NASA has provided the US Congress an update on the retirement of the International Space Station, including a plan to deorbit it above an uninhabited part of the Pacific Ocean known as "Point Nemo".
News of the decommissioning plan comes courtesy of NASA's International Space Station Transition Report, which it submitted to Congress last month. The report outlines NASA's assessment of the remaining useful life of the International Space Station (ISS), especially its role in transferring Low Earth Orbit (LEO) operations to private industry.
"The technical lifetime of the ISS is limited by the primary structure, which includes the modules, radiators, and truss structures," the report states. "Other systems such as power, environmental control and life support, and communications, are all repairable or replaceable on orbit. The lifetime of the primary structure is affected by dynamic loading (such as vehicle dockings/undockings) and orbital thermal cycling."
The fact that the ISS is even still operational at this point is a testament to the engineering that went into designing and building it, but – as with all things – nothing lasts forever, and so the key is to figure out how to safely decommission the station so it doesn't pose a threat to anyone on the ground.
The plan, according to NASA, is to have the ISS slowly start pushing against its own orbit at regular intervals over the next few years to gradually lower its operational altitude from its current height of about 254 miles/408 kilometers to about 210 miles/340 kilometers by the middle of 2030.
At that point, its final crew will carry out the last bit of work on the station, most likely clearing out any salvageable material and equipment and performing the deceleration burns that will see its altitude drop very quickly to about 175 miles/280 kilometers, which NASA has characterized as the "point of no return" for the ISS.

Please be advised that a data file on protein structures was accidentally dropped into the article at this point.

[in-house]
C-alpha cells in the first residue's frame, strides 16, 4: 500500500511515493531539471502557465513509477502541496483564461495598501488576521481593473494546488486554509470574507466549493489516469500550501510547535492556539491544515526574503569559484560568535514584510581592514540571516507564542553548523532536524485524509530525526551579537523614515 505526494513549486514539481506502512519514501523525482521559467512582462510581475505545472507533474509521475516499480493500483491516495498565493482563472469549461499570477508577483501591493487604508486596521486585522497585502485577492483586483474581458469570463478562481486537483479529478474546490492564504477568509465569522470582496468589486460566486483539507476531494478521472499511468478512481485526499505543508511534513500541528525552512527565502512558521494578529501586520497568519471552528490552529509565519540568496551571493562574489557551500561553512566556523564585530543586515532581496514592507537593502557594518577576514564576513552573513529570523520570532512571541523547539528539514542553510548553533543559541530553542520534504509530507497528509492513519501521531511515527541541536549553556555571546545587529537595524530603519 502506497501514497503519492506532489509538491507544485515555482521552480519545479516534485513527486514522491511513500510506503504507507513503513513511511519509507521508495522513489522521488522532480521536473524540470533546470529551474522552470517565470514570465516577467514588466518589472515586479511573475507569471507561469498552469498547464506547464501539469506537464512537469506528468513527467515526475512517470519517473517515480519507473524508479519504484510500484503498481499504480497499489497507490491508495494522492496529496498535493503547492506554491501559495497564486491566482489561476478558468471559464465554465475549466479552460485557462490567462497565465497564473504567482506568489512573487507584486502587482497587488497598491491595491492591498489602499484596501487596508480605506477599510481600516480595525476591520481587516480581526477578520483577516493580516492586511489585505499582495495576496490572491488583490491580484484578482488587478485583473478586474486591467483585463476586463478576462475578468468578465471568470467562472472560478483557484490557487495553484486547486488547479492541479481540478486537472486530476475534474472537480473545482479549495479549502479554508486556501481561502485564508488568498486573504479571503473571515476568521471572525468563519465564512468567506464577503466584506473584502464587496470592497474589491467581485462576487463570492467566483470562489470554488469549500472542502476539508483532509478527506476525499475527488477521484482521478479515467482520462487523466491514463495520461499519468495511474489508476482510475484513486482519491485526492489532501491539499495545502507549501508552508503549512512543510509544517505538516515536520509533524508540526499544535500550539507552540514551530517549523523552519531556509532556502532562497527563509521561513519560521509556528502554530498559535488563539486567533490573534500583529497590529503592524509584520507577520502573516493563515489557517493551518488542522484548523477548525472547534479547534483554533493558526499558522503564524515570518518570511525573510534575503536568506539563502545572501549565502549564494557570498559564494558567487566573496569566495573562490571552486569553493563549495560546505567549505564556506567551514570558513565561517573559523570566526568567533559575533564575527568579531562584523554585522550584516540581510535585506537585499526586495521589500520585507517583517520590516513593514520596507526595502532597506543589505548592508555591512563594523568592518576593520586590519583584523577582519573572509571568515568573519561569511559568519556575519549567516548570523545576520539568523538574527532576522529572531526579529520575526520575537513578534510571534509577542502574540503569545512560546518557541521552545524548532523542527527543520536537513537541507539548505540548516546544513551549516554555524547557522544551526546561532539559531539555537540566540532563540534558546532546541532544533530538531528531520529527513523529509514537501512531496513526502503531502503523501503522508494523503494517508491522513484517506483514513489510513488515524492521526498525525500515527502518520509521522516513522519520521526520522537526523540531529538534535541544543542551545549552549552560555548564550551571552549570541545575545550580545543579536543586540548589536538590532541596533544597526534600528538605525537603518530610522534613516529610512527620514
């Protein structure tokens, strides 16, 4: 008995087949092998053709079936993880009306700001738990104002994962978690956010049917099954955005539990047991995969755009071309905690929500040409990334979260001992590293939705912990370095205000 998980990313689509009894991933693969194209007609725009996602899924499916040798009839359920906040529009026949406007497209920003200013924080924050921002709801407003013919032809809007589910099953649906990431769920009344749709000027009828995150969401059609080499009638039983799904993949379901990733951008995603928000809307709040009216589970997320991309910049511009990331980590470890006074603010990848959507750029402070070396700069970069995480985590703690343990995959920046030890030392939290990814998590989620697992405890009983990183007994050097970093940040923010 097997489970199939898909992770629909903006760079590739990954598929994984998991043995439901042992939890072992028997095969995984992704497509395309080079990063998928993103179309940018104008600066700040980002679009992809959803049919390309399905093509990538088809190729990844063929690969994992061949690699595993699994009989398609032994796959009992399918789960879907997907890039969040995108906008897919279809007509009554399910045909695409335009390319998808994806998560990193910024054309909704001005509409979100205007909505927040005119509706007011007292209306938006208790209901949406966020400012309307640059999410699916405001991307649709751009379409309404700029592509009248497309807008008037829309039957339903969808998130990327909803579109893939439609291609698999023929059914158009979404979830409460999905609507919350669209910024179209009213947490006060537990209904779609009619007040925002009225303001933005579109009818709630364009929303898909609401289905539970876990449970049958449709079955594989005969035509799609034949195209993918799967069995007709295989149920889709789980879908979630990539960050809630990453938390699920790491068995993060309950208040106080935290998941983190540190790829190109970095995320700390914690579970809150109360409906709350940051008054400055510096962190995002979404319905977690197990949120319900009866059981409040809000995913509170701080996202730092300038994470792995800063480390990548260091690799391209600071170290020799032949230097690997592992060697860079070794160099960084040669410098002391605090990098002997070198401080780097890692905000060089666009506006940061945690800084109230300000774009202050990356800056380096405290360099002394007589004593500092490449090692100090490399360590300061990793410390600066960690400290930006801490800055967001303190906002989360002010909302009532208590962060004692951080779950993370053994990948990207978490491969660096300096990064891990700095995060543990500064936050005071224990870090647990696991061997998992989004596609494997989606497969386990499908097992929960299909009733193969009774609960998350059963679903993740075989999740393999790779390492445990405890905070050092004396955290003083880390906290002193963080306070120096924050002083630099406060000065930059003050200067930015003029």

"Eventually, after performing maneuvers to line up the final target ground track and debris footprint over the South Pacific Oceanic Uninhabited Area, the area around Point Nemo, ISS operators will perform the ISS re-entry burn, providing the final push to lower ISS as much as possible and ensure safe atmospheric entry," the report states.
The ISS will burn up upon reentry in rather spectacular fashion, but that doesn't mean that debris reaching the surface isn't still possible, so a remote region of the South Pacific was selected as the final resting place for whatever remains of the ISS after it deorbits.
The final descent of the ISS is anticipated for as early as January 2031.
Analysis: why can't we just keep using the International Space Station?
Given the incredible investment NASA, Russia's Roscosmos, the European Space Agency, and others have made in the ISS over more than two decades, why does it have to be decommissioned at all?
The problem is that the ISS is slowly falling apart up there.
Every time a vehicle docks with the ISS, the vibrations from that docking reverberate through the space station's primary structure, which slightly degrades its strength. Over time, the accumulated effects of this add up to reduce the ISS's structural integrity.
What's more, throw in decades of thermal stress effects of cycling between 250º Fahrenheit (121º Celsius) and -250º Fahrenheit (-157º Celsius) every time the ISS's orbit transitions between daytime and nighttime.
In total, these add up to about 32 500º Fahrenheit (278º Celsius) temperature swings a day in either direction. Since matter expands and contracts according to its temperature, the metal structure of the ISS has been expanding and contracting in a steady cycle like a sine wave for decades. Over time, this also weakens the underlying structure of the ISS and will eventually cause parts of the structure to fail.
And, since it's in space, you really don't want people up there when that happens, so it's better to decommission the station safely ahead of the inevitable end rather than wait for it to fail catastrophically while it is occupied.
Still, the ISS has had a good run and is one of humanity's greatest scientific and engineering achievements, so letting it bow out in spectacular fashion as it burns up in the atmosphere is a pretty cool send off, even if we'll be sad to see it go.
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John (He/Him) is the Components Editor here at TechRadar and he is also a programmer, gamer, activist, and Brooklyn College alum currently living in Brooklyn, NY.
Named by the CTA as a CES 2020 Media Trailblazer for his science and technology reporting, John specializes in all areas of computer science, including industry news, hardware reviews, PC gaming, as well as general science writing and the social impact of the tech industry.
You can find him online on Threads @johnloeffler.
Currently playing: Baldur's Gate 3 (just like everyone else).